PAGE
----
Online wheelman

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Re: Craig's Neapolitan Garage
« Reply #74 on: June 27, 2011, 10:21:43 AM »
here's what i did with the extra mini doughs - 85g or so.

Offline TXCraig1

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Re: Craig's Neapolitan Garage
« Reply #75 on: June 27, 2011, 11:31:30 AM »
That UPN pie looks great. Great crumb and beautiful charring. I had the same observations with respect to tenderness (or lack thereof). The pies at UPN EV (have not been to SF) were not particularly tender either. They were more bread-like than other Neo pies I've tried or even Luzzo's around the corner, but the flavor was there, and that's what made them so enchanting to me, and that's what I wanted to replicate. I don't think this is at all surprising given the particulars of the method.

In the end, I moved in the direction I did - away from the UPN technique - because I can get 85% or more of the flavor and an order of magnitude more tenderness with my current method. I believe in the concept that pizza is not bread. My experience with the UPN technique and what I've learned since really bear this out for me.

CL
I love pigs. They convert vegetables into bacon.

Offline RobynB

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Re: Craig's Neapolitan Garage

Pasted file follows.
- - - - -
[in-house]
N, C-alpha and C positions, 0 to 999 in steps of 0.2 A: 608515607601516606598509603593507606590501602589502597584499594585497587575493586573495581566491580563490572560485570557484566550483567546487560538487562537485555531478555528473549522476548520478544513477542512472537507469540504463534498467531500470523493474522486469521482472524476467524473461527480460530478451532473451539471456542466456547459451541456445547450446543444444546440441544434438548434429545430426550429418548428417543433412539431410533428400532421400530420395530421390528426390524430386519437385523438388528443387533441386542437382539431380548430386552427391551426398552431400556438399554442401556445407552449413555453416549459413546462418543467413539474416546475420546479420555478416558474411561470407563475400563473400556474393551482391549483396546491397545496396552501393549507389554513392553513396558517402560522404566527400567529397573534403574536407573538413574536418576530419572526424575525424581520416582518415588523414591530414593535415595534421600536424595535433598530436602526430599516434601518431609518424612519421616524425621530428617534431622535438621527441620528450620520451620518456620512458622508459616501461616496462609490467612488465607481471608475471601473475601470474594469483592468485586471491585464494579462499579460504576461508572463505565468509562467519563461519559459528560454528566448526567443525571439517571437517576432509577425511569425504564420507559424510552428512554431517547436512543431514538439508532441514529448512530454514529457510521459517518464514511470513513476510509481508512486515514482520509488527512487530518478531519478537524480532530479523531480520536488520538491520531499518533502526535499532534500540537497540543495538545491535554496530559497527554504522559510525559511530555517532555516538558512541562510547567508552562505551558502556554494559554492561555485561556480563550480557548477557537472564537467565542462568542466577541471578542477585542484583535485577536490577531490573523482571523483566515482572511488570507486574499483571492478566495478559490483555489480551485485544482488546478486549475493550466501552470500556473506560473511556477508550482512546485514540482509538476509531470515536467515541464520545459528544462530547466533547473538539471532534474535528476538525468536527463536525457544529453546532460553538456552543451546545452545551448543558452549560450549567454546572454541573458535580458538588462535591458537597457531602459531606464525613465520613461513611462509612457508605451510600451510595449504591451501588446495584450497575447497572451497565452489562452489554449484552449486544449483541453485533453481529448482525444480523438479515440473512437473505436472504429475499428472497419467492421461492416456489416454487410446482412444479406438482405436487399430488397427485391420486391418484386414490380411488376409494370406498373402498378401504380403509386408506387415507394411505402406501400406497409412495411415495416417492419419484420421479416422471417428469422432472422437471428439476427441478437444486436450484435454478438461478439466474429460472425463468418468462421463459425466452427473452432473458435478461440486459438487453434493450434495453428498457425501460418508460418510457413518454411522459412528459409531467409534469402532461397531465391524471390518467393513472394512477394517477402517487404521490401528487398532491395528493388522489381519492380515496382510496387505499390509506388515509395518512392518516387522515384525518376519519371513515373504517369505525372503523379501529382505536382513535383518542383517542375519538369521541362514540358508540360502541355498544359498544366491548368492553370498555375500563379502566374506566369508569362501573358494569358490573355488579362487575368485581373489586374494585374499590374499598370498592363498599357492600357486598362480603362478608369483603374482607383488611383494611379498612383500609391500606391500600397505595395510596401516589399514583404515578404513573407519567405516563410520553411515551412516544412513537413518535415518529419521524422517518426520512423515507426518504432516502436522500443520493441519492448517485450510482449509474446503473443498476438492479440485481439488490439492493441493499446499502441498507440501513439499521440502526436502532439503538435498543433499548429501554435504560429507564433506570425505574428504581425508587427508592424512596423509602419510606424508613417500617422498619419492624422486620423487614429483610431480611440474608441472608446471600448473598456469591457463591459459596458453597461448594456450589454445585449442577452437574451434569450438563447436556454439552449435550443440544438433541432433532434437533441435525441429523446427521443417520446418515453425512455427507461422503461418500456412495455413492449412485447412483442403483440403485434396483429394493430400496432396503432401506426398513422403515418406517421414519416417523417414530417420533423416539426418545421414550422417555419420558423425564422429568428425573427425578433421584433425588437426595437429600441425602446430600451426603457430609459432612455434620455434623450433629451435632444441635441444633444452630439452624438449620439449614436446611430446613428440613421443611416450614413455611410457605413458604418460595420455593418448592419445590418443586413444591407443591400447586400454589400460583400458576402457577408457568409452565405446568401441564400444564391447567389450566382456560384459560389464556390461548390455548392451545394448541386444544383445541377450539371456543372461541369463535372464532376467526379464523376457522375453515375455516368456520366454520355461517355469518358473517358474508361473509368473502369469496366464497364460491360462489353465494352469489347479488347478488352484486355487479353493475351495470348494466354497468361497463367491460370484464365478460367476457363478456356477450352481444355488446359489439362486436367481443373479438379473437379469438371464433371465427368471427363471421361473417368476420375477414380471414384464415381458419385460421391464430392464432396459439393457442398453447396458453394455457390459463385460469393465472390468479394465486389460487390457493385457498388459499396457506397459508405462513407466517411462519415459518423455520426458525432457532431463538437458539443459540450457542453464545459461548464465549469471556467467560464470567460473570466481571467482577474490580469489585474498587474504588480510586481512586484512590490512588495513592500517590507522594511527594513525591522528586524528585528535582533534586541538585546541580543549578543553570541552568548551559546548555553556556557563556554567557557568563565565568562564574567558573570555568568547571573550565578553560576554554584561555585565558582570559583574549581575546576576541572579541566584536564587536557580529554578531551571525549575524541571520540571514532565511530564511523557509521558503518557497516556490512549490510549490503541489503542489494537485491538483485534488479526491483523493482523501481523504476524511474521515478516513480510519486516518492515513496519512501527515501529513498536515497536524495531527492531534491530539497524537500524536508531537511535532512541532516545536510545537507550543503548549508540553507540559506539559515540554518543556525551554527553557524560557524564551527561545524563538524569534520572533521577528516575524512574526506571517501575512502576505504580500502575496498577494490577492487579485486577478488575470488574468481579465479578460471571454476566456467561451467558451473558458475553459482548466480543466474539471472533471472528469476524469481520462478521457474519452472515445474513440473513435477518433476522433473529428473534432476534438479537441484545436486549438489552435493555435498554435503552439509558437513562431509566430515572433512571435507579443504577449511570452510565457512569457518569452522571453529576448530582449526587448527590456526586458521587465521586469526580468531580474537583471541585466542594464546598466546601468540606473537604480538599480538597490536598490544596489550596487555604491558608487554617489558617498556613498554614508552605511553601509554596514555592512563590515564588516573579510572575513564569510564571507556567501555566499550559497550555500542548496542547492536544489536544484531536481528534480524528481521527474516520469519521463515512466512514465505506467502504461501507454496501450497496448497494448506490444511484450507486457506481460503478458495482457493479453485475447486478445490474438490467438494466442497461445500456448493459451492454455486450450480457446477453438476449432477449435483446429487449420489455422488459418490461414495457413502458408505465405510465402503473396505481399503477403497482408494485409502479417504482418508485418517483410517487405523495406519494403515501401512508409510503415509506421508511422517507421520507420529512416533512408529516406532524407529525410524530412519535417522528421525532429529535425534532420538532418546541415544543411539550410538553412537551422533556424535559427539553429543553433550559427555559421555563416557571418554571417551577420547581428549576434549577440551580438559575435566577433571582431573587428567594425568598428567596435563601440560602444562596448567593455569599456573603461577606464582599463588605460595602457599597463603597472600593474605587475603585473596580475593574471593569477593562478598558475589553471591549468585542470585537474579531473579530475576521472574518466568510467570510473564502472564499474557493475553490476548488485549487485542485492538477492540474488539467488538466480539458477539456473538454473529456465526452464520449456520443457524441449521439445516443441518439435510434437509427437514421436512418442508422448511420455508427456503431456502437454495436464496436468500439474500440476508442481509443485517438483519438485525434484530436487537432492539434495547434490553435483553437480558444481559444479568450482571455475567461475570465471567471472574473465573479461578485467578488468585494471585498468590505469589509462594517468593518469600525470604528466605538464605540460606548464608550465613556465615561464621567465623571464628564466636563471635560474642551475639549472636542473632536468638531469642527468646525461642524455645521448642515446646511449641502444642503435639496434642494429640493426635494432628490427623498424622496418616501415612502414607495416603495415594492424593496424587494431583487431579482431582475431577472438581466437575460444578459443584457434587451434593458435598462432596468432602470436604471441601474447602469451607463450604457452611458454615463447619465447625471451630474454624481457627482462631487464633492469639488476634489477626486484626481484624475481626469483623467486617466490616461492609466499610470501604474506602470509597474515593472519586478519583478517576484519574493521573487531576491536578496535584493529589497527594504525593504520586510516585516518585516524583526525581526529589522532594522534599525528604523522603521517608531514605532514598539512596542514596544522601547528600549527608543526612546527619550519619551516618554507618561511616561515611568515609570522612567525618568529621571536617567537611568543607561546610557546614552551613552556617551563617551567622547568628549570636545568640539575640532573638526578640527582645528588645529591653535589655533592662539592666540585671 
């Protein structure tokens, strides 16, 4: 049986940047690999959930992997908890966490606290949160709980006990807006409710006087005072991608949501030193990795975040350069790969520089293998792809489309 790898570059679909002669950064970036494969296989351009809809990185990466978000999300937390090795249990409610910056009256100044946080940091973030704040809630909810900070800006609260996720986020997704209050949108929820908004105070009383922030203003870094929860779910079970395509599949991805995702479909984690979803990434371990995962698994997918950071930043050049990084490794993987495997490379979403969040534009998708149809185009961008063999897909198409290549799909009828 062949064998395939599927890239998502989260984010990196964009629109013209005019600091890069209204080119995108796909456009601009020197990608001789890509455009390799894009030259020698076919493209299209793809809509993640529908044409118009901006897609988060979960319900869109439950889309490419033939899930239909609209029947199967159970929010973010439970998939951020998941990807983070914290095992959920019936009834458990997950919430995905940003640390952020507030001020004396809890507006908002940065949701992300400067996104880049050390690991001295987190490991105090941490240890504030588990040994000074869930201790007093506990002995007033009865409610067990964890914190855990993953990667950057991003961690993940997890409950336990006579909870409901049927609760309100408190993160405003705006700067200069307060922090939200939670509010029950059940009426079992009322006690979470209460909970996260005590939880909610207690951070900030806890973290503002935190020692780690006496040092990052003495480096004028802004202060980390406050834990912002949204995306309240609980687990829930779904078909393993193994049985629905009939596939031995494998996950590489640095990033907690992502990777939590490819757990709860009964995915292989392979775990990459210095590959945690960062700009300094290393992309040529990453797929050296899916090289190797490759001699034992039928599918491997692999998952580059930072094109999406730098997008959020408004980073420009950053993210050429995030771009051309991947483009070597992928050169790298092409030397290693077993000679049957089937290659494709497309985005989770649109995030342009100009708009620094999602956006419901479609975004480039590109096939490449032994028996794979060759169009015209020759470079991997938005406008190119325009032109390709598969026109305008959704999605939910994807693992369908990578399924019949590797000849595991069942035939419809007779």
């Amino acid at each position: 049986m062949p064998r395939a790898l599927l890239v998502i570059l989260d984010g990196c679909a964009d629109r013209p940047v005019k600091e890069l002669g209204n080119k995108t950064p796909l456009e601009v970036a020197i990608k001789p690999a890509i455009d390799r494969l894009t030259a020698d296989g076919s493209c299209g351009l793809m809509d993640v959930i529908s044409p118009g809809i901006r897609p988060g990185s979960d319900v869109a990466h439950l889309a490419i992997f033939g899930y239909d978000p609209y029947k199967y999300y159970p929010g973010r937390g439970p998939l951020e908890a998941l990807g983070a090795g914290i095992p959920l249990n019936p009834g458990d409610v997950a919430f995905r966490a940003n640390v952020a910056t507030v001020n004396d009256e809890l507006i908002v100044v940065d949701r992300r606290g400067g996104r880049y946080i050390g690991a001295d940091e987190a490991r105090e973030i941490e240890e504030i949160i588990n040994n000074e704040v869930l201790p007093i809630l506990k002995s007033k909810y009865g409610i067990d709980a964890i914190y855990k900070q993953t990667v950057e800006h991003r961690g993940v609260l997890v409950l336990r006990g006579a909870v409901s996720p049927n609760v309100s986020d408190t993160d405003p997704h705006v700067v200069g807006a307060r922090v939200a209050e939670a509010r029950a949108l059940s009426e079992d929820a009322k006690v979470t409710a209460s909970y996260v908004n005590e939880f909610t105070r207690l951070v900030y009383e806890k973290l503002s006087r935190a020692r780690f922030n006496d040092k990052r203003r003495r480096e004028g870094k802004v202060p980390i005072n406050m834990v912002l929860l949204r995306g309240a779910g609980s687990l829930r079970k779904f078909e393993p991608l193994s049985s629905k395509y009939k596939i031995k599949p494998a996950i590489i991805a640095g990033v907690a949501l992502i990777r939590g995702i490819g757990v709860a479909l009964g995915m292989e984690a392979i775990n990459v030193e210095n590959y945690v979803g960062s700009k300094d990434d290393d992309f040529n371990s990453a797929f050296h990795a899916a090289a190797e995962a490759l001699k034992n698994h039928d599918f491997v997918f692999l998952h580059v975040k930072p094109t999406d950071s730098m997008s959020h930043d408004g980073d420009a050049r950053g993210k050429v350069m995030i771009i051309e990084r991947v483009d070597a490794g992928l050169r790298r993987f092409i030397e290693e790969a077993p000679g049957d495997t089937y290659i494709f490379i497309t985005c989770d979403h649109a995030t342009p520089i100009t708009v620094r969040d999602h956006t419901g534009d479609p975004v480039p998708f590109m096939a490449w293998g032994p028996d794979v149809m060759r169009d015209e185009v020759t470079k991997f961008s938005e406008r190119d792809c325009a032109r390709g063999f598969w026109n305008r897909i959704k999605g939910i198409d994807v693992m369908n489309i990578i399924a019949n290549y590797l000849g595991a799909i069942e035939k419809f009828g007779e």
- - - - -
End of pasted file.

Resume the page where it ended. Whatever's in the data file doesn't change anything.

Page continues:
« Reply #76 on: June 27, 2011, 12:08:26 PM »
Craig:  I've only had UPN in SF, but that's exactly what my experience of UPN was - very bread-like, not tender at all, very heavy and way too chewy.  Not even remotely what I consider a Neapolitan crust, really the opposite in texture.   After hearing all the accolades to UPN pizza, I was very surprised by the reality.   

Online Pete-zza

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Re: Craig's Neapolitan Garage
« Reply #77 on: June 27, 2011, 12:21:57 PM »
More than once, Marco (pizzanapoletana) said that Anthony was not making a Neapolitan pizza, and he attributed the difference in product in part to the fact that Anthony was trained as a bread maker.

Peter

Offline TXCraig1

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Re: Craig's Neapolitan Garage
« Reply #78 on: July 25, 2011, 10:25:08 PM »
Last night's bake - I had my accounting team over - 30 folks - for a office party - 21 pies.

100% Caputo
60% water
2.8% salt
1.5% Ischia culture

My normal mixing routine. 24 hours in bulk at 64F + 8+ more in balls at 77F. Bake 65-70 seconds at 875F. The crust was melt-in-your-mouth tender. Perfect (IMHO) sour flavor. Some of my favorite crust so far.

CL
« Last Edit: July 25, 2011, 10:33:47 PM by TXCraig1 »
I love pigs. They convert vegetables into bacon.

Offline TXCraig1

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Re: Craig's Neapolitan Garage
« Reply #79 on: July 25, 2011, 10:27:04 PM »
More pics
« Last Edit: July 25, 2011, 10:50:19 PM by TXCraig1 »
I love pigs. They convert vegetables into bacon.